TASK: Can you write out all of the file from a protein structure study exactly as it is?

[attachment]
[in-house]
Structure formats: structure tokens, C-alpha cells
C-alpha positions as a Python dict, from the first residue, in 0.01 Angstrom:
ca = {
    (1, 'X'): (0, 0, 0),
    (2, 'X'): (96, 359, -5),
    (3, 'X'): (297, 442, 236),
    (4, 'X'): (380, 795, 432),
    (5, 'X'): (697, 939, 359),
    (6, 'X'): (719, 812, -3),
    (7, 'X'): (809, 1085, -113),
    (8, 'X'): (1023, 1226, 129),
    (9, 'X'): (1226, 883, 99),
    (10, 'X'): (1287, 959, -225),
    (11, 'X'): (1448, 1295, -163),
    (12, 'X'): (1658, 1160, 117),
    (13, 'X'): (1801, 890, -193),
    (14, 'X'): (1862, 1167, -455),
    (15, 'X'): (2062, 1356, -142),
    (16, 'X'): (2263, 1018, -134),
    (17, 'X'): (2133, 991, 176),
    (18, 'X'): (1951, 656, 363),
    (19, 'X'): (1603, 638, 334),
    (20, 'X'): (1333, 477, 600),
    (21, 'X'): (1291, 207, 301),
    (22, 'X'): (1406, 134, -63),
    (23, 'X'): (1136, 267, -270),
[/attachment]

[in-house]
Structure formats: structure tokens, C-alpha cells
C-alpha positions as a Python dict, from the first residue, in 0.01 Angstrom:
ca = {
    (1, 'X'): (0, 0, 0),
    (2, 'X'): (96, 359, -5),
    (3, 'X'): (297, 442, 236),
    (4, 'X'): (380, 795, 432),
    (5, 'X'): (697, 939, 359),
    (6, 'X'): (719, 812, -3),
    (7, 'X'): (809, 1085, -113),
    (8, 'X'): (1023, 1226, 129),
    (9, 'X'): (1226, 883, 99),
    (10, 'X'): (1287, 959, -225),
    (11, 'X'): (1448, 1295, -163),
    (12, 'X'): (1658, 1160, 117),
    (13, 'X'): (1801, 890, -193),
    (14, 'X'): (1862, 1167, -455),
    (15, 'X'): (2062, 1356, -142),
    (16, 'X'): (2263, 1018, -134),
    (17, 'X'): (2133, 991, 176),
    (18, 'X'): (1951, 656, 363),
    (19, 'X'): (1603, 638, 334),
    (20, 'X'): (1333, 477, 600),
    (21, 'X'): (1291, 207, 301),
    (22, 'X'): (1406, 134, -63),
    (23, 'X'): (1136, 267, -270),